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Tuesday, October 28, 2014

A new home means a new garden, step one; building a compost corral

Have I mentioned how much I hated to leave my garden when we moved?  It has been a difficult transition from fresh picked, home grown produce to just store bought.  On occasion, we pick things up at the farmers market but it is only open on Saturdays which means we end up at the store frequently, especially if we cannot find what we need at the market.  

For now, I spend my time watching the light in the yard and mapping out the beds for next year.  But as any good gardener knows, a garden is only as good as the soil in the beds and a good bed has lots of organic humus to feed the soil.  The first step in my plan was to build a corral for composting.  On one of my many recent trips to Lowe's (no they do not pay me to say these things about them, and they have given me nothing!)  I picked up some easy to install no dig fence panels.  

True to their name, the support rods did not need to be dug in.  The only tool I needed was a hammer.  The fence went together pretty quickly and then it was time to start my first pile.

Since I was not removing the lawn first, I applied a heavy layer of wet newspaper first.  To start the first layer, I took a shovel full of soil from the area and sprinkled it on the paper.  To get a compost pile going, you need the micro organisms present to inoculate it.  One shovel full should do it.  To this I added a bucket of kitchen scraps-no meat or dairy products, a bunch of small sticks and a nice even layer of dried leaves.  The final step was to sprinkle another shovel full of soil over the top and to give it a good soak.  

As we work in the yard, we add leaves, sticks and grass clippings and in the kitchen, we keep a bucket to collect things like egg shells, coffee grounds and fruit and vegetable scraps which get added every time the bucket is full.  As we add the fresh, green ingredients, we make an effort to add lots of dried or brown ingredients.  It will take a good 6 months for this to be ready so hopefully, we will be able to get a good hot pile going!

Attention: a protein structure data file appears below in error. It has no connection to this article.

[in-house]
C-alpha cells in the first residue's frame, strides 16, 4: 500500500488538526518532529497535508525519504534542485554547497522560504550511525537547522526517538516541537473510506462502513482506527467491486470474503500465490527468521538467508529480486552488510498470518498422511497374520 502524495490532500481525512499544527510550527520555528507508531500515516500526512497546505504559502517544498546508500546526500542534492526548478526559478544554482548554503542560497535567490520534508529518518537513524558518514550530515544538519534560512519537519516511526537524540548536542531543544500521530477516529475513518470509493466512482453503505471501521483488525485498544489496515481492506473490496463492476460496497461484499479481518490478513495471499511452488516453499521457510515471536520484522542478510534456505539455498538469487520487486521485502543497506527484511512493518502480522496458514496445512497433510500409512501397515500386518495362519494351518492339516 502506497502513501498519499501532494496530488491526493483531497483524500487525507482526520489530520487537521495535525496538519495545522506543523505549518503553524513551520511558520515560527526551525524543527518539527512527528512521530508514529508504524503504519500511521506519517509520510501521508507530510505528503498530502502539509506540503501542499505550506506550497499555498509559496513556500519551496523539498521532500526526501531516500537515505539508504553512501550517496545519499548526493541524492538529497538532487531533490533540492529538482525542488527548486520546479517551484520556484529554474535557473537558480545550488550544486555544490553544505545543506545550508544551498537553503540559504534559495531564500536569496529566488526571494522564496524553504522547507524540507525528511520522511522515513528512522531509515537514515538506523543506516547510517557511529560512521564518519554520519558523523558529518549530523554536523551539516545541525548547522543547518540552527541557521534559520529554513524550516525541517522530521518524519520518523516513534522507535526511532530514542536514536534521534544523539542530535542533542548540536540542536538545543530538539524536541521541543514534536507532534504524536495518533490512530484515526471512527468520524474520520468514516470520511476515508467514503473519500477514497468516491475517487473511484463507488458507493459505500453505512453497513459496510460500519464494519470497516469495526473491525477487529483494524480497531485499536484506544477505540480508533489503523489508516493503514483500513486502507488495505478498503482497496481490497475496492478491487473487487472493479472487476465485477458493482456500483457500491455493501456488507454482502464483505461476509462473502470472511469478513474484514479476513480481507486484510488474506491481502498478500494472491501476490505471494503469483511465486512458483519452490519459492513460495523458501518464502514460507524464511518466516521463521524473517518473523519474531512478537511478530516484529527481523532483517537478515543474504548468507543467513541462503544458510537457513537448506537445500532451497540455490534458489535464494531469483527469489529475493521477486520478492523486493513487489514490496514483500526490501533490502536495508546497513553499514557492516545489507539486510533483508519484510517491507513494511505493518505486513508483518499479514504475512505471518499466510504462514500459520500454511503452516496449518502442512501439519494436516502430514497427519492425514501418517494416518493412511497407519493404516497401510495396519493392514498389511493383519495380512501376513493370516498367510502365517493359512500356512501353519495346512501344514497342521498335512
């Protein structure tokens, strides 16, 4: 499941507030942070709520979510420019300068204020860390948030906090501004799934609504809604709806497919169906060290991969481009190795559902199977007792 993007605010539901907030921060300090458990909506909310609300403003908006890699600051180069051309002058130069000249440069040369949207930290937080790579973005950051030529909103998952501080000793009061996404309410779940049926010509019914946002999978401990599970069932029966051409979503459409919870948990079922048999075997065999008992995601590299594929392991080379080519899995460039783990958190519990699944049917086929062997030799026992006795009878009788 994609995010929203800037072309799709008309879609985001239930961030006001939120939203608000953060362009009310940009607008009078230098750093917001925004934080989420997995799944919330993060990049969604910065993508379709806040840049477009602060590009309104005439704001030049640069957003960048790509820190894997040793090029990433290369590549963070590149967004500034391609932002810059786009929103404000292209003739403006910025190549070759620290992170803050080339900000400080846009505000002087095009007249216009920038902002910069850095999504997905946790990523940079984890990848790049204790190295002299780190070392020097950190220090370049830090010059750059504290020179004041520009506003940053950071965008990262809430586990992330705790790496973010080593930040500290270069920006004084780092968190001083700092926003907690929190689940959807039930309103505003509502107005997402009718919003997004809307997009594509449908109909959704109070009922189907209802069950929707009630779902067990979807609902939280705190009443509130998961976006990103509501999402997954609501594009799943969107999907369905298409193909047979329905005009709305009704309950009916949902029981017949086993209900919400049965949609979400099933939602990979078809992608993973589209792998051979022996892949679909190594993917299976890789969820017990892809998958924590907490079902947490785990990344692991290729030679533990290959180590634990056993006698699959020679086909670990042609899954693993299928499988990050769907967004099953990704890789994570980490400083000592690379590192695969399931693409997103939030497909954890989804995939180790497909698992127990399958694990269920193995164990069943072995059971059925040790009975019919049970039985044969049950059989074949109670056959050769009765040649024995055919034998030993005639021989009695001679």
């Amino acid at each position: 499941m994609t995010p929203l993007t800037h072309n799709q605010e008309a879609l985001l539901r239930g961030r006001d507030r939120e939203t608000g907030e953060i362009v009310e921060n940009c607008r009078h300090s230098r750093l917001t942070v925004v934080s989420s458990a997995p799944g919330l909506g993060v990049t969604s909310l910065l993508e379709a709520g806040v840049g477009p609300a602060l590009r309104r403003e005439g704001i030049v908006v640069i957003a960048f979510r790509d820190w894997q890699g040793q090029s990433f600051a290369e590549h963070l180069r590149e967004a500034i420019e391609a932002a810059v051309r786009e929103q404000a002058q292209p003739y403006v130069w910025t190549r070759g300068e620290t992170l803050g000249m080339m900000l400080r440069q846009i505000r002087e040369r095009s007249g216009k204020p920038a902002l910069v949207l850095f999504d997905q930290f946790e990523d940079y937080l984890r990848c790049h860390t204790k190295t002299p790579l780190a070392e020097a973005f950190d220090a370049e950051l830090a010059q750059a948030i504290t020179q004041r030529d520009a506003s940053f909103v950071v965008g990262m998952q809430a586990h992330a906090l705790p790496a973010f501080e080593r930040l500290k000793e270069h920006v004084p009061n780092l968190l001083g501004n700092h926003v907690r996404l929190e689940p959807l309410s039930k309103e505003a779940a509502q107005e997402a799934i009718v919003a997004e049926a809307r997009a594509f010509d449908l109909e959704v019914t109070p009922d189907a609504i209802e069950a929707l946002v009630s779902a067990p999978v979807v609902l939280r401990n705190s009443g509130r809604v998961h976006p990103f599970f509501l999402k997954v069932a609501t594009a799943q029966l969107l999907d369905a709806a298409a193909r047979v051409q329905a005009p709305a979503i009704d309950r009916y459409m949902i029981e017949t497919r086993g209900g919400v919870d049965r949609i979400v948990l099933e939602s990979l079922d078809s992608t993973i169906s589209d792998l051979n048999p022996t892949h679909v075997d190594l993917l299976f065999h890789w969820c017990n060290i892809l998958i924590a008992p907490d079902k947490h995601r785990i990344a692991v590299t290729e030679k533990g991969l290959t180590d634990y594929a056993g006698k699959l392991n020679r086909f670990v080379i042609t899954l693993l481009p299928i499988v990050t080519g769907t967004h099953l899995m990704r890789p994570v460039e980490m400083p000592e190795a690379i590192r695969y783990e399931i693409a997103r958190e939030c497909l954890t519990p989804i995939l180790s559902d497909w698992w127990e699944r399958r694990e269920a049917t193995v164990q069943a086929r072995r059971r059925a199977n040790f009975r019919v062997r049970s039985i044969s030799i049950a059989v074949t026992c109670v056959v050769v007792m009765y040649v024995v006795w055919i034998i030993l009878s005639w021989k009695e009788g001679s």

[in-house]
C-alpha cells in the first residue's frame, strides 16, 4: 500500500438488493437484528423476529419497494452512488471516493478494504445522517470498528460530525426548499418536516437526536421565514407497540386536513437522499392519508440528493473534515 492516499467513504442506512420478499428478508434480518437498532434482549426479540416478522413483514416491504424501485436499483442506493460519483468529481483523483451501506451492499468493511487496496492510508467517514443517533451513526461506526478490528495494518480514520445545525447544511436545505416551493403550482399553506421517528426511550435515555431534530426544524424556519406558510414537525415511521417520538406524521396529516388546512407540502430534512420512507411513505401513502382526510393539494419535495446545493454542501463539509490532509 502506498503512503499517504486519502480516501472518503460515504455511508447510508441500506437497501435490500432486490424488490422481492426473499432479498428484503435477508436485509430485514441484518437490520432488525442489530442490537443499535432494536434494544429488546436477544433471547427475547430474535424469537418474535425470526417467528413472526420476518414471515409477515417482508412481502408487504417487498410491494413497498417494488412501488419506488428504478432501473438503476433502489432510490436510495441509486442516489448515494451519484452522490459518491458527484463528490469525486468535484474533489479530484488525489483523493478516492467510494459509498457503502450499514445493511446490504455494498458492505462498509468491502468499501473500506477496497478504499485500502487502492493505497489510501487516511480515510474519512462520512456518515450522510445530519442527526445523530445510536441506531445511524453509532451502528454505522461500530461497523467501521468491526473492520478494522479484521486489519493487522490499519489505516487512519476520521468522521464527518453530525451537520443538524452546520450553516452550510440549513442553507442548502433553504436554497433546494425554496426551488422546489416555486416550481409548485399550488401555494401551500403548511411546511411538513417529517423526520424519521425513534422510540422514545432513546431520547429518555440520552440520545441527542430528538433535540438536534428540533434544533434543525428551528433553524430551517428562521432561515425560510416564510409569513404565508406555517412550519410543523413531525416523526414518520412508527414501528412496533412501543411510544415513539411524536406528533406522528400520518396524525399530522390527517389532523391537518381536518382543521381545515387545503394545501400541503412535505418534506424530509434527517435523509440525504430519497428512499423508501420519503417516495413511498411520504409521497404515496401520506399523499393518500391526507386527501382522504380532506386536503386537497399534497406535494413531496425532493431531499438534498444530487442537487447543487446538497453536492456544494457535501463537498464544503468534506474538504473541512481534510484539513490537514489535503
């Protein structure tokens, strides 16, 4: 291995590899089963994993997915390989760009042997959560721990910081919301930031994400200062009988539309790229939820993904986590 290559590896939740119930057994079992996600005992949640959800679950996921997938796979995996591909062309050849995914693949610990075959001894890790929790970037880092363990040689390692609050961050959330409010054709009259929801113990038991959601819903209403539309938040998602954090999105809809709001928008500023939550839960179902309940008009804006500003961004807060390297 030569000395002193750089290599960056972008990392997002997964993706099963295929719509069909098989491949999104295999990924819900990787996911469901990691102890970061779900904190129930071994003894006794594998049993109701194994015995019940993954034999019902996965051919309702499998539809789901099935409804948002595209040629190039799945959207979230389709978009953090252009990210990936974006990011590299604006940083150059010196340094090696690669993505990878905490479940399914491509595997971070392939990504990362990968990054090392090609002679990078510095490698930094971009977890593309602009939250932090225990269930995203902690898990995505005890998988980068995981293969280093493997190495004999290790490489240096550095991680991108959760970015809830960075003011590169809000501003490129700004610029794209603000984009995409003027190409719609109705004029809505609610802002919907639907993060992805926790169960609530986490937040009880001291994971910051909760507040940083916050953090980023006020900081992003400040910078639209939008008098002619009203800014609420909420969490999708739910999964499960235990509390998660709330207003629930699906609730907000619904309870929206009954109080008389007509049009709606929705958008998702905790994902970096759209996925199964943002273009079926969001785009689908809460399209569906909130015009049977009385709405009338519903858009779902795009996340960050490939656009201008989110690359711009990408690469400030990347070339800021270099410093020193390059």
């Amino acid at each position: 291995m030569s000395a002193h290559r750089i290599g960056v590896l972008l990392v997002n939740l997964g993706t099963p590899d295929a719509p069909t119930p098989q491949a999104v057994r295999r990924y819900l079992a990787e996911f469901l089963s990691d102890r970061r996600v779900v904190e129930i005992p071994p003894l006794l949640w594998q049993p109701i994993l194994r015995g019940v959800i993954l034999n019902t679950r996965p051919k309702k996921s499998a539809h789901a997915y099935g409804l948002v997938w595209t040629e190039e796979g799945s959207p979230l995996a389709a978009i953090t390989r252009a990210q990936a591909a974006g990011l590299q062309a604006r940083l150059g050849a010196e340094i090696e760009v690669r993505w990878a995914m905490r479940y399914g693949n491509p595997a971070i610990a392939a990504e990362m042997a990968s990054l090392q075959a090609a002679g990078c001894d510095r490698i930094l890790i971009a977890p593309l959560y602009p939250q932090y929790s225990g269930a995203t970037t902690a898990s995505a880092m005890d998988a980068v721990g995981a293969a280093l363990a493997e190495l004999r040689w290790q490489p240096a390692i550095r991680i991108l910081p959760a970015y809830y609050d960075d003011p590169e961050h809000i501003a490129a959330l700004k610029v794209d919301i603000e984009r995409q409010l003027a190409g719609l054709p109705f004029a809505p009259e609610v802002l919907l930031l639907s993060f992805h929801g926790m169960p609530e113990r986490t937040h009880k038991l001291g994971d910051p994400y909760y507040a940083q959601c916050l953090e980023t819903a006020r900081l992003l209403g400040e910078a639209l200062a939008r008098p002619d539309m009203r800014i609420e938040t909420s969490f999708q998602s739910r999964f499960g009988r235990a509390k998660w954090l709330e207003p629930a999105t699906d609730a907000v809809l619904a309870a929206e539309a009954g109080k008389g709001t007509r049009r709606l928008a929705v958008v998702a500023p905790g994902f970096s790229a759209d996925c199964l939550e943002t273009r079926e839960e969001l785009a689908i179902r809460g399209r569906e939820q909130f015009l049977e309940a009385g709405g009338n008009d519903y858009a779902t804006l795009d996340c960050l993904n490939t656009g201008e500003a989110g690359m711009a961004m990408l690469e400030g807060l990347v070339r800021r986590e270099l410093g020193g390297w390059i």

Be sure to check back and see the progress of my garden project.  It is my plan to convert most of our front yard to a garden with an area for a bee hive and if we are lucky, a chicken coop and a few hens. 

Monday, October 27, 2014

taming the wild beast; building a scratching post for cats

When we packed up and moved from Nashville to Williamsburg, we took the pets with us.  Two of our cats were indoor cats but the third one, he was a wanderer and a hunter; converting The Captain to a life indoors has been tough.  If he sees a chance, he makes every attempt to get out.  The biggest problem we face is his need to sharpen his claws.  When he was going outdoors, he needed those claws to defend himself, not anymore.  Unfortunately, he still feels the need to sharpen them and it is taking a toll on things here.

 Our living room has a vaulted ceiling that is supported by columns.  He marked one pretty quickly.

If you thought cats could do damage to just soft things, think again.  This is a solid wood cabinet and look at the damage he has done to it.  At some point, I will have to sand that out but it will require a complete refinishing since it was stained at least 20 years ago.

 This is the door way to the bathroom.  He made quick work of the new paint on the jamb.


Here he is in our previous yard going to town on a black locust tree.  If you look closely, you can see the areas of the bark that he marked as they are a different color.

If we were going to live together successfully in this new home, I needed to give him something to call his own for sharpening his claws.  My decision was to build a box that would go around one of the support columns and then to cover it with a natural fiber rope to mimic the rough texture of the tree bark he was accustomed to.